THE documentary Indivisible explores the stories of three "Dreamers," young undocumented immigrants who seek a path to citizenship and education.
Not completely part of either the U.S. nor of their home countries which in many cases they barely remember, they have been let down time and again by the failure of various efforts at immigration reform.
We spoke to director/producer Hilary Linder, who will attend the weekend screening.
Is it just an amazing coincidence that your documentary comes in this particular election season, with Trump’s wall, etc.?
This doesn’t even mention Trump! We finished shooting before Trump was the nominee. We did all the shooting and editing, and it all happened to be done in time for this election.
It’s a complex issue, with lots of different notions and opinions. But at the heart of it are 11 million people. We hope you’ll spend 78 minutes learning about three of them.
The film doesn’t throw politics in your face. People are fed up with divisive politicized debate over immigration reform, but we aren’t hearing the human stories at the heart of the debate. We wanted to make a film about something everyone could relate to, and that’s families.
All the subjects of your documentary are specifically from the Latino diaspora, as opposed to Asian, African, or other immigrants.
Yes, all three main subjects are Latino, one each from Brazil, Colombia, and Mexico.
The immigration debate is of course much broader than that. I was hoping I could show a bit more diversity, but the scenes you see about immigration do touch every nation in the world really.
Tell us about the people in the film.
The young people in the film were all brought to the U.S. as young children by their parents, without their own authorization. They’ve all grown up in America undocumented.
We enter their lives at the same point, where the yearning to see their mothers again is extremely strong. For better or worse you always have the desire to see your family.
We started making this film when Congress was first introducing a major immigration reform bill. It would have been a potential chance for these people to reunite with their parents.
Everyone was very optimistic the bill would pass, but a few months into filming we realized it wouldn’t go anywhere.
So in the film we see all three apply for travel waivers so they can leave and legally return. It’s an amazing journey they all go on, but essentially the film ends where it begins, with no permanent solutions. They are still in limbo.
There are a lot of people who aren’t necessarily bigots who still have a hard time understanding why non-citizens should have access to the very competitive entry system for U.S. universities and colleges.
Education is a huge theme of the documentary. Most parents who came to the U.S. are seeking the opportunity of a world-class education in America for their children. Each of the three subjects of our documentary knew from a young age they wanted to go to college.
But it’s very difficult to afford college if you’re undocumented. You’re basically just like an international student – you’re judged against everyone else, and if accepted you’re not able to access any federal financial aid or get student loans from banks. In most states you can’t access state aid either.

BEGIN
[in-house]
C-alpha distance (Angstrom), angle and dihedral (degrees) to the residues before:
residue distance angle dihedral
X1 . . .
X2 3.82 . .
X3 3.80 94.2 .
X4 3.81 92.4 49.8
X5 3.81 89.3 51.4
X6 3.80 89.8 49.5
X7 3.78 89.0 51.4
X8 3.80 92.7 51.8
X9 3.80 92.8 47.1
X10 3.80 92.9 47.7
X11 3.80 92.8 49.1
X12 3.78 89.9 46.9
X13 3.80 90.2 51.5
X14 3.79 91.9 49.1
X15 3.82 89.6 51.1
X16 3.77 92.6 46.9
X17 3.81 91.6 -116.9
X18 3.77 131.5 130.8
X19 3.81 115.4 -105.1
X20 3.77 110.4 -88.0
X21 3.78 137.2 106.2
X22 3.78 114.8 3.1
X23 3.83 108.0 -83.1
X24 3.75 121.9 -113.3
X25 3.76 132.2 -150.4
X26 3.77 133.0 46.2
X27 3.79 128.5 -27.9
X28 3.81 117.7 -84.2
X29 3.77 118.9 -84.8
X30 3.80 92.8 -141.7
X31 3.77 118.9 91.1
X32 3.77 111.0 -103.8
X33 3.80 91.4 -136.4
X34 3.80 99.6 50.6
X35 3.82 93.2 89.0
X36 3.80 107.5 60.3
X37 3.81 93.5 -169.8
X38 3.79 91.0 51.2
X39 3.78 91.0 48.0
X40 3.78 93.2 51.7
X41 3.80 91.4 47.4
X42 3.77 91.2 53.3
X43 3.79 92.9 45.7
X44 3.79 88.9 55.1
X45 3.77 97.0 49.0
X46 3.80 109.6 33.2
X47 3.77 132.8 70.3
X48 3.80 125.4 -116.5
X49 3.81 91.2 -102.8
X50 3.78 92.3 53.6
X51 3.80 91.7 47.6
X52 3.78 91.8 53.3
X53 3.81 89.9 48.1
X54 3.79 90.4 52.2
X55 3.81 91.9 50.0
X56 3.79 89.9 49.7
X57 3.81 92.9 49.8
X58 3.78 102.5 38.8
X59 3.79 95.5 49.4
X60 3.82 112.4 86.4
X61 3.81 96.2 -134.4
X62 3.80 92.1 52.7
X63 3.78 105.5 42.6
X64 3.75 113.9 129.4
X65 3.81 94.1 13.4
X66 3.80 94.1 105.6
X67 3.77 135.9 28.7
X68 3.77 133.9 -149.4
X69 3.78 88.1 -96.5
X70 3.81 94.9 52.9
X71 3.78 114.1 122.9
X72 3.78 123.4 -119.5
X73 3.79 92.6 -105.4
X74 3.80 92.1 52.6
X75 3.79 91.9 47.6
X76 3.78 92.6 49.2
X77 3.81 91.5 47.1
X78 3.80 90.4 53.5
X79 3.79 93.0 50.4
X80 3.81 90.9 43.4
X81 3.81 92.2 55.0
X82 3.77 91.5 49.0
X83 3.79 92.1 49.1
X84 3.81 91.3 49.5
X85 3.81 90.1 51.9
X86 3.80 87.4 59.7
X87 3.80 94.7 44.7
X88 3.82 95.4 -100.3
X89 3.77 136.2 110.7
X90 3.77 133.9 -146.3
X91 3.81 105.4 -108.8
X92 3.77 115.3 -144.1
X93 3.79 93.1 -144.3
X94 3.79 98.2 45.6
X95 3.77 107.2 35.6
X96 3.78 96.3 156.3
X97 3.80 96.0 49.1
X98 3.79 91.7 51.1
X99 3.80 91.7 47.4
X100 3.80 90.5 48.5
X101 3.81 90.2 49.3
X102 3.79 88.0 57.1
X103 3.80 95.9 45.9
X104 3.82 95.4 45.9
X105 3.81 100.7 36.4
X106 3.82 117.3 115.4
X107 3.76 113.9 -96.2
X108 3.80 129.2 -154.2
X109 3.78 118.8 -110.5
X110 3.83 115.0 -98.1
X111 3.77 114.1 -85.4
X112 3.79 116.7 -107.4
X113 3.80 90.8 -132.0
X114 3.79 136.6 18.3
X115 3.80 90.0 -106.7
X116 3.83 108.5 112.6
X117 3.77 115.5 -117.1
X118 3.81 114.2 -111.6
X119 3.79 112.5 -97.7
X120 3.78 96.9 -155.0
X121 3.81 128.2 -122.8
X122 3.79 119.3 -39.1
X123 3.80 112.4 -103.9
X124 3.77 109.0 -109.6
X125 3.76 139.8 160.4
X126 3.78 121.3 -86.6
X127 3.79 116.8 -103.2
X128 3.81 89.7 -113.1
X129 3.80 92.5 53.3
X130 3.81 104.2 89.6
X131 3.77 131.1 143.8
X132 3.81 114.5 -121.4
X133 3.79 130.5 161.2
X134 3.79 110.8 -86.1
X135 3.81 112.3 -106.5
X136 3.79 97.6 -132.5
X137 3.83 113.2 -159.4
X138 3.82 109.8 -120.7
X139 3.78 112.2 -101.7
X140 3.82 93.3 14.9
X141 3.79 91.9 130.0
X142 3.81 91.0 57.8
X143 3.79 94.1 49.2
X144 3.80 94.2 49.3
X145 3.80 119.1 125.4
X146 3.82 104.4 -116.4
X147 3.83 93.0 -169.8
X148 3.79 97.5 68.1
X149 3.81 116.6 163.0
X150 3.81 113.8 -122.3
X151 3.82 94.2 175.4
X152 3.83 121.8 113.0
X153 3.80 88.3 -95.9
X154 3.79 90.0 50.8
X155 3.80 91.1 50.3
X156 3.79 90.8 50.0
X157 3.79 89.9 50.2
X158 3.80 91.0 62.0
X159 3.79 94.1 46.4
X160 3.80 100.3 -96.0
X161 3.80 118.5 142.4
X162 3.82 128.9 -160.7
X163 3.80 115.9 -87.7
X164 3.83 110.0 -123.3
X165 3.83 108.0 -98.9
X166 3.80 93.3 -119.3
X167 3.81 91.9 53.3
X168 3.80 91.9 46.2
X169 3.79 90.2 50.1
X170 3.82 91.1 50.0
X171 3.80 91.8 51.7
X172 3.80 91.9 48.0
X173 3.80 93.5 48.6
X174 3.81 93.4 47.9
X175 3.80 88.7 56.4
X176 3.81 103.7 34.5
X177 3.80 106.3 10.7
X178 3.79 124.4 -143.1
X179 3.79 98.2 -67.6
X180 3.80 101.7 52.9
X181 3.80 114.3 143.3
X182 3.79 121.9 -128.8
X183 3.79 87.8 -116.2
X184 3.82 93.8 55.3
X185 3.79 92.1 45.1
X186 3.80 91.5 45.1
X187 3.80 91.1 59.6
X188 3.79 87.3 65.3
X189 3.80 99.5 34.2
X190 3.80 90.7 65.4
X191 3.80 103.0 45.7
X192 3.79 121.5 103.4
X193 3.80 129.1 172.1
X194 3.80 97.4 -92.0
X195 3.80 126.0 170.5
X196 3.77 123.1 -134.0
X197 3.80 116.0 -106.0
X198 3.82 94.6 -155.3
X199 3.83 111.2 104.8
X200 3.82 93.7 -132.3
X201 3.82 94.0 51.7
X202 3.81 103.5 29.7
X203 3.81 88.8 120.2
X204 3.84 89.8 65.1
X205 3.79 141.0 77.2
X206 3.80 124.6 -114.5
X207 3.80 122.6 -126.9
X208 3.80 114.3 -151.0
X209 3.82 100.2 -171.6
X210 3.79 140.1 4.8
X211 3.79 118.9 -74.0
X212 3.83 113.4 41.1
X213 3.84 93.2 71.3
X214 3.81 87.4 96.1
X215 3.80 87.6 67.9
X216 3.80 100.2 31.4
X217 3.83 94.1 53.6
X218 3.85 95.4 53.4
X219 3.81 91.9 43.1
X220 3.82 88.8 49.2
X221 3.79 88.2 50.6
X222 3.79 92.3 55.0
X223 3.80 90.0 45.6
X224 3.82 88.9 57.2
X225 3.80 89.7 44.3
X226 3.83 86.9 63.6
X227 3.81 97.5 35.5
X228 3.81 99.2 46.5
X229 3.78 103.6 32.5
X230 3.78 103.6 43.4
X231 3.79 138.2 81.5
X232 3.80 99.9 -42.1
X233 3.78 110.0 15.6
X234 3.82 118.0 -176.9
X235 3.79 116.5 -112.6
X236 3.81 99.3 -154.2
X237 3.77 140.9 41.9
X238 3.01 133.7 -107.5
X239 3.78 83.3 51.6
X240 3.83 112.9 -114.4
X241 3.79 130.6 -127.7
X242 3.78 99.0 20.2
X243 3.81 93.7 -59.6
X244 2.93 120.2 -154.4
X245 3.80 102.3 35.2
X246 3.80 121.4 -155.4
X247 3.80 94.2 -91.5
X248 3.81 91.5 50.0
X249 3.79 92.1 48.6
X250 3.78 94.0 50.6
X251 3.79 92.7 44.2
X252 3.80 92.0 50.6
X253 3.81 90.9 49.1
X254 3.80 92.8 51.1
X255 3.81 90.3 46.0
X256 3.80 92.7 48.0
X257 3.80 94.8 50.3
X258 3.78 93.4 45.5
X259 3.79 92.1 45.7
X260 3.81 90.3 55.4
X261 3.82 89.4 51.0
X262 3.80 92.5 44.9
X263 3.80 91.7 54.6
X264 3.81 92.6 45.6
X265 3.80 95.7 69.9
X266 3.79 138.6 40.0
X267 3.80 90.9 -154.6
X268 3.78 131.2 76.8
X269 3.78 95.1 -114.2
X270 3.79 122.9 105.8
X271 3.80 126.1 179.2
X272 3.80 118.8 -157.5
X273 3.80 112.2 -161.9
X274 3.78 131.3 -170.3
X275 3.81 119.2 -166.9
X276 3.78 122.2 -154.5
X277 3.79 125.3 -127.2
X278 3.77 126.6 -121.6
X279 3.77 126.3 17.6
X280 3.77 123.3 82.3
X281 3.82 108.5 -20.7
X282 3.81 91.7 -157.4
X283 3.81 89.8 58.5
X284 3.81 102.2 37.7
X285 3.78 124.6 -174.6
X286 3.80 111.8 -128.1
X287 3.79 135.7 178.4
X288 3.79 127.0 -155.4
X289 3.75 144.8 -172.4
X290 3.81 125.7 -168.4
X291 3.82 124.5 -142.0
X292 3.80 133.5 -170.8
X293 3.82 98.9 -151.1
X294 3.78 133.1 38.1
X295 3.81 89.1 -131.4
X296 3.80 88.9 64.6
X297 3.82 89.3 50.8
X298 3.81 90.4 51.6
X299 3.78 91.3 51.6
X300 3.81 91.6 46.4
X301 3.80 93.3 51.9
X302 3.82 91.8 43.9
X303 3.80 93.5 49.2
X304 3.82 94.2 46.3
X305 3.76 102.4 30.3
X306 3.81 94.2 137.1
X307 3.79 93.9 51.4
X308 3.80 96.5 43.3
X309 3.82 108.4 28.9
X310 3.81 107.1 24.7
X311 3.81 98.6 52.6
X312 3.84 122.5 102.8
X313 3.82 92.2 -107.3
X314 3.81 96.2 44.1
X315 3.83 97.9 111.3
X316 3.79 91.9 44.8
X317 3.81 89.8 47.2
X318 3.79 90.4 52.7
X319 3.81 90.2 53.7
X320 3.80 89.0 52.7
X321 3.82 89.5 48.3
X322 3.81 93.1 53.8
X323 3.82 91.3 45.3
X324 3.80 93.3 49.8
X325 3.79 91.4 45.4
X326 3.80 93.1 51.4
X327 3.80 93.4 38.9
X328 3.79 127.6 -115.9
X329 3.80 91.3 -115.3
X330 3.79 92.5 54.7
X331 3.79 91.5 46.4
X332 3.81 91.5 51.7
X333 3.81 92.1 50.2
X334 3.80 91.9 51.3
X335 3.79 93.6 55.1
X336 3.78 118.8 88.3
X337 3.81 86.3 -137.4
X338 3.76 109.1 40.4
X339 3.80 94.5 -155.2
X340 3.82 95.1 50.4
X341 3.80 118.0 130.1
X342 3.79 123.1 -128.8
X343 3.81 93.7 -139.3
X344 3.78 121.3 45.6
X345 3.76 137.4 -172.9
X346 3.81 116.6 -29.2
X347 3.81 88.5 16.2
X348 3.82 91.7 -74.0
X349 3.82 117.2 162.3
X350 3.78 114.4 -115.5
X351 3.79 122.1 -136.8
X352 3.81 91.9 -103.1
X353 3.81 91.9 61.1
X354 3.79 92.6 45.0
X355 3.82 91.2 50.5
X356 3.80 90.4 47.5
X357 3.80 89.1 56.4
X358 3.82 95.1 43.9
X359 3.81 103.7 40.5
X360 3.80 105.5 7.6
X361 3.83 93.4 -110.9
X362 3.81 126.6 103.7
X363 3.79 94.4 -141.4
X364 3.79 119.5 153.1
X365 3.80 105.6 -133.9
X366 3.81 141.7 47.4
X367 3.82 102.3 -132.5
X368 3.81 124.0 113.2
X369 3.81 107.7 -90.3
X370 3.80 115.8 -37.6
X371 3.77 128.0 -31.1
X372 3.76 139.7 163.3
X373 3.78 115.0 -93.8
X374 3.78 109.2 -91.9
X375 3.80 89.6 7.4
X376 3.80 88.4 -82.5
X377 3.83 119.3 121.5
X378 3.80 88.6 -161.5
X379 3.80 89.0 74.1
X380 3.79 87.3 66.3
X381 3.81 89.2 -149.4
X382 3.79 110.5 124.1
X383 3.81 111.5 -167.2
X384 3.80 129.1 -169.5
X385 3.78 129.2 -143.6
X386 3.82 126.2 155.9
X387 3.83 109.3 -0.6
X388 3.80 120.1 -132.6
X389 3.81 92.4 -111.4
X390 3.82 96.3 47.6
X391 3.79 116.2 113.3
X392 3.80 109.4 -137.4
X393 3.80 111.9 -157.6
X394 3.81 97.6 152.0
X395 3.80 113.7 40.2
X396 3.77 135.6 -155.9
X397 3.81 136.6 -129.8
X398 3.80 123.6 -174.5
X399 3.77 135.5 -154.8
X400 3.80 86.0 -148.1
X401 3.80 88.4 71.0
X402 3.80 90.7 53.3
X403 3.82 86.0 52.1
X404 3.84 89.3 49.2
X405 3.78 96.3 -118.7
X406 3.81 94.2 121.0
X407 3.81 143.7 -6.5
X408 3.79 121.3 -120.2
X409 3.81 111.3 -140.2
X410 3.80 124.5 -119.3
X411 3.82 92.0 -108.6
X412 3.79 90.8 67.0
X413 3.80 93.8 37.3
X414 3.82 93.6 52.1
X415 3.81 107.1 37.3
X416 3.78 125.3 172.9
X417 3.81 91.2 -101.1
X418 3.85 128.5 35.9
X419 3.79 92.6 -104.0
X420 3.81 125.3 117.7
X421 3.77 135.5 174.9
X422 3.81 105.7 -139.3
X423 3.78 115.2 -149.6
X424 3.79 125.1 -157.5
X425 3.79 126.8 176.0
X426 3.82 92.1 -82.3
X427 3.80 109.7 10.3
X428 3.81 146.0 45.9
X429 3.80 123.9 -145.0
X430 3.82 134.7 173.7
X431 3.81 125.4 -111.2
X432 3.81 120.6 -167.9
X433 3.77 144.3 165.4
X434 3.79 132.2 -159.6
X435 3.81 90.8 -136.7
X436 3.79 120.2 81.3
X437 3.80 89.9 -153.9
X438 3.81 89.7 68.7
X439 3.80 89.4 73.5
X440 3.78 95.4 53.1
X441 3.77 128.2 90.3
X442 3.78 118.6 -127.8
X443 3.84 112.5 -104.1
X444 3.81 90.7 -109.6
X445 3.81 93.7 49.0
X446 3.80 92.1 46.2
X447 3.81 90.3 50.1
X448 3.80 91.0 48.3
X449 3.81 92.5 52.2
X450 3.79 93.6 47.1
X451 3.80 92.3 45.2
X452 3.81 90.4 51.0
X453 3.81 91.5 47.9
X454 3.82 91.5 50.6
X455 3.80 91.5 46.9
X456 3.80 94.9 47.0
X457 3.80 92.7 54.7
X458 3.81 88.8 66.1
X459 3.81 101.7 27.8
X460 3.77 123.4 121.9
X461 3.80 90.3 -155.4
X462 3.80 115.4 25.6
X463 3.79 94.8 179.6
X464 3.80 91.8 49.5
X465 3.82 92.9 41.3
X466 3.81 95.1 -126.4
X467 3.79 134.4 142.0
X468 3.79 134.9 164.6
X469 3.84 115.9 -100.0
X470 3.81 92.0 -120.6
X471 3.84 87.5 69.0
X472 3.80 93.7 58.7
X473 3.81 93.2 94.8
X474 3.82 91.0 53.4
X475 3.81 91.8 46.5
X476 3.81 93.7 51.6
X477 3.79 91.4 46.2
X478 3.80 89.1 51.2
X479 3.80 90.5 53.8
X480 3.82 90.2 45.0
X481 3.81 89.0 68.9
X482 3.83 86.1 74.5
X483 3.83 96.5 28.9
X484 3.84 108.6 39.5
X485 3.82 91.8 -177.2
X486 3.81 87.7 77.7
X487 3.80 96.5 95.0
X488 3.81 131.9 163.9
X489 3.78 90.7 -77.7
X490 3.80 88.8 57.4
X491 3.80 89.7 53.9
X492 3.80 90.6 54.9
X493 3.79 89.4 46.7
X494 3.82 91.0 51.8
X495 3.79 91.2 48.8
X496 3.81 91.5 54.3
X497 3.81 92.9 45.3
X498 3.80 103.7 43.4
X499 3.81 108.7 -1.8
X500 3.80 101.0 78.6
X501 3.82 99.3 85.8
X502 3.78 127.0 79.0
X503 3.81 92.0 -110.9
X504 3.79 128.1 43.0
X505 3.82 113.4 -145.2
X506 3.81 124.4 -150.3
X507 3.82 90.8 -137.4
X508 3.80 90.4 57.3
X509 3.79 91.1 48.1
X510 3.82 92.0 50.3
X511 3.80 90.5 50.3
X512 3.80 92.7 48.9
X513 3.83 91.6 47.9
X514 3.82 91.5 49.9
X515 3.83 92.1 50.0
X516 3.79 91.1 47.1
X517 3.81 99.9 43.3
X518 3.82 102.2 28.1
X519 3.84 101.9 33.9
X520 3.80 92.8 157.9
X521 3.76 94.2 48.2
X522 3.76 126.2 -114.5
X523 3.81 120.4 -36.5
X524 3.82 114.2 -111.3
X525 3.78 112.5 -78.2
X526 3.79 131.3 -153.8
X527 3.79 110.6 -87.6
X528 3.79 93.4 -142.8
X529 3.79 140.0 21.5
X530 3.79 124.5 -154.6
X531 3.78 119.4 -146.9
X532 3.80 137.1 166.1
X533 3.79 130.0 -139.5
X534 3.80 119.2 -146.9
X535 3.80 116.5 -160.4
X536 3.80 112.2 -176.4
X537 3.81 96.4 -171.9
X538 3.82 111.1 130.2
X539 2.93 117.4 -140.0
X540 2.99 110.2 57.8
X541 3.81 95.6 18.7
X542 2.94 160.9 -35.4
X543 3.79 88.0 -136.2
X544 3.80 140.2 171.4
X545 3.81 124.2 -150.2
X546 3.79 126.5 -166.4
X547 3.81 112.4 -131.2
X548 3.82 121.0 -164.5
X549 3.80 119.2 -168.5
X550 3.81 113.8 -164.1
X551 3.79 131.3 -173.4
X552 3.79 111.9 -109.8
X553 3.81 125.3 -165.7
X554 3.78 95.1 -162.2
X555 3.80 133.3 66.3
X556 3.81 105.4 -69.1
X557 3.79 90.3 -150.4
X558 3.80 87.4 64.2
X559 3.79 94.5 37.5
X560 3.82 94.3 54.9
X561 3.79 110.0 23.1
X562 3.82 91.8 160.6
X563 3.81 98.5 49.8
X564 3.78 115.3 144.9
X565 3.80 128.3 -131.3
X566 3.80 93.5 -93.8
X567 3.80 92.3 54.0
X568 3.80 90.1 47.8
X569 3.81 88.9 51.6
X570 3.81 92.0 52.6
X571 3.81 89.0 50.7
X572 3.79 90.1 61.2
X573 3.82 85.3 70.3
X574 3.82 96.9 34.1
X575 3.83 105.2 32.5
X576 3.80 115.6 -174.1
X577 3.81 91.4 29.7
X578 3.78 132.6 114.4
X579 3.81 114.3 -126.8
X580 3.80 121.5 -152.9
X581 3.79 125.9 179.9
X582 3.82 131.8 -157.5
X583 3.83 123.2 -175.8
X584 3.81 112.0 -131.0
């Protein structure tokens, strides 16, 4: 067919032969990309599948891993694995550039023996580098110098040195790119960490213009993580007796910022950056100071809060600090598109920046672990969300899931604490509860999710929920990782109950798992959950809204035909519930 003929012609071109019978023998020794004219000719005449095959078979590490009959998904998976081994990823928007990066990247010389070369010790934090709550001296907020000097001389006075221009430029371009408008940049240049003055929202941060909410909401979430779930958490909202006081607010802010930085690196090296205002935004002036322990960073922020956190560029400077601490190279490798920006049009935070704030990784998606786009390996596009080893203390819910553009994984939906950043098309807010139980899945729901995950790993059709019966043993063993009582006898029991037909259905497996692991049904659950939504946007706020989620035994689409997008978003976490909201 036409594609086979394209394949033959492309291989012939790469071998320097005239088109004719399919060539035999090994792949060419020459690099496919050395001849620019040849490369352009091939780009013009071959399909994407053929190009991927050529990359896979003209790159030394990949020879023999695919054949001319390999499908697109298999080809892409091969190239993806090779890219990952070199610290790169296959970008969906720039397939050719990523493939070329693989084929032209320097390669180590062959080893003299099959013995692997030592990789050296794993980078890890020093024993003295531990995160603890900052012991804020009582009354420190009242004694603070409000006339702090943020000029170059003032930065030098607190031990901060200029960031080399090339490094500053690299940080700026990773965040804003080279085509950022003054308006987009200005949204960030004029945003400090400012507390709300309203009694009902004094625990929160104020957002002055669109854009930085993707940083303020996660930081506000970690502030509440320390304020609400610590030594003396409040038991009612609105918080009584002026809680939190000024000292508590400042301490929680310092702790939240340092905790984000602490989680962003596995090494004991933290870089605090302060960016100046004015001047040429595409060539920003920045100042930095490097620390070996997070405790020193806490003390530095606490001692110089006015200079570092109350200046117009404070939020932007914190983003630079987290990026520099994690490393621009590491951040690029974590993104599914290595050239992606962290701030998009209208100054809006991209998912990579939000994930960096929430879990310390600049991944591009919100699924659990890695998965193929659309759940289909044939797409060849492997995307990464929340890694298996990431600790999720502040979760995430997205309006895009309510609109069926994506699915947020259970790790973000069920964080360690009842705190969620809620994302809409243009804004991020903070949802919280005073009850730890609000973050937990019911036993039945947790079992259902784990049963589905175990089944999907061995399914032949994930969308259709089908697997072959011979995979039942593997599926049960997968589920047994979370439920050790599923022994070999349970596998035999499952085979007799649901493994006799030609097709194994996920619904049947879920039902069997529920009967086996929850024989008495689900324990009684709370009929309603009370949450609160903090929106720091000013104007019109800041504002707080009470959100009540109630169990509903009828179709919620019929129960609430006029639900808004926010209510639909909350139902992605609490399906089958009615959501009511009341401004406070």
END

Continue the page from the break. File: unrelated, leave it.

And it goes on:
So there’s this misconception they’re tapping into all this aid, like they’re on welfare or something. It’s just not true.
One young lady in the film started saving every penny she made from age 13 on. She could afford to pay for one full year at UMass Boston. She’s going to get that degree, but it will literally have taken her a decade.
Ironically, as many Americans seem to be sort of giving up on “The American Dream,” these immigrants seem to hold out hope for it.
Yes, especially those “Dreamers,” the undocumented youth stuck in limbo. It’s sort of oddly refreshing to hear from them.
Many of them don’t even find out they are undocumented until they are teenagers. Many can’t even remember anything about the country they came from.
They’re American in every sense of the word except that piece of paper. Why condemn these young people to a life without citizenship and without education?
They love America, they love what it stands for, they know the countries they came from don’t have jobs for them.
Do you talk about the difference between economic migration and people fleeing unstable situations?
That’s where we see the children coming from Central America. That’s a big source of migration today.
With Evelyn Rivera, one of our subjects, her family left Medellin, Colombia, which at the time was a very violent town during the drug crisis there. She shares a story about her parents walking her and her little sister to school, when a car bomb went off nearby. That prompted their decision to leave. They said “How can we raise these precious girls in this kind of country?”
In the meantime we have welcomed them into our economy! We depend on those skilled workers throughout the U.S.
From what you’ve learned making the film, is Latino interest in this election overhyped by the media?
No! They are so tuned in. Their future depends on this. Immigrants, undocumented and otherwise, are all very closely dialed into this election.
You’ve got one candidate proposing deporting 11 million people. And another on saying she will bring comprehensive immigration reform in her first 100 days, or will at least try to.
Say what you will about George W. Bush, but he always saw Latinos as a natural Republican constituency and wanted that party to appeal more to Latinos. Republicans have obviously gone in a different direction since then.
George W. Bush really fought hard for comprehensive immigration reform. And remember the last major immigration reform was actually under Reagan. He provided a pathway to citizenship for millions of people.
Immigration is actually not something that traditionally Republicans have been against. It’s sad how it’s been politicized. cs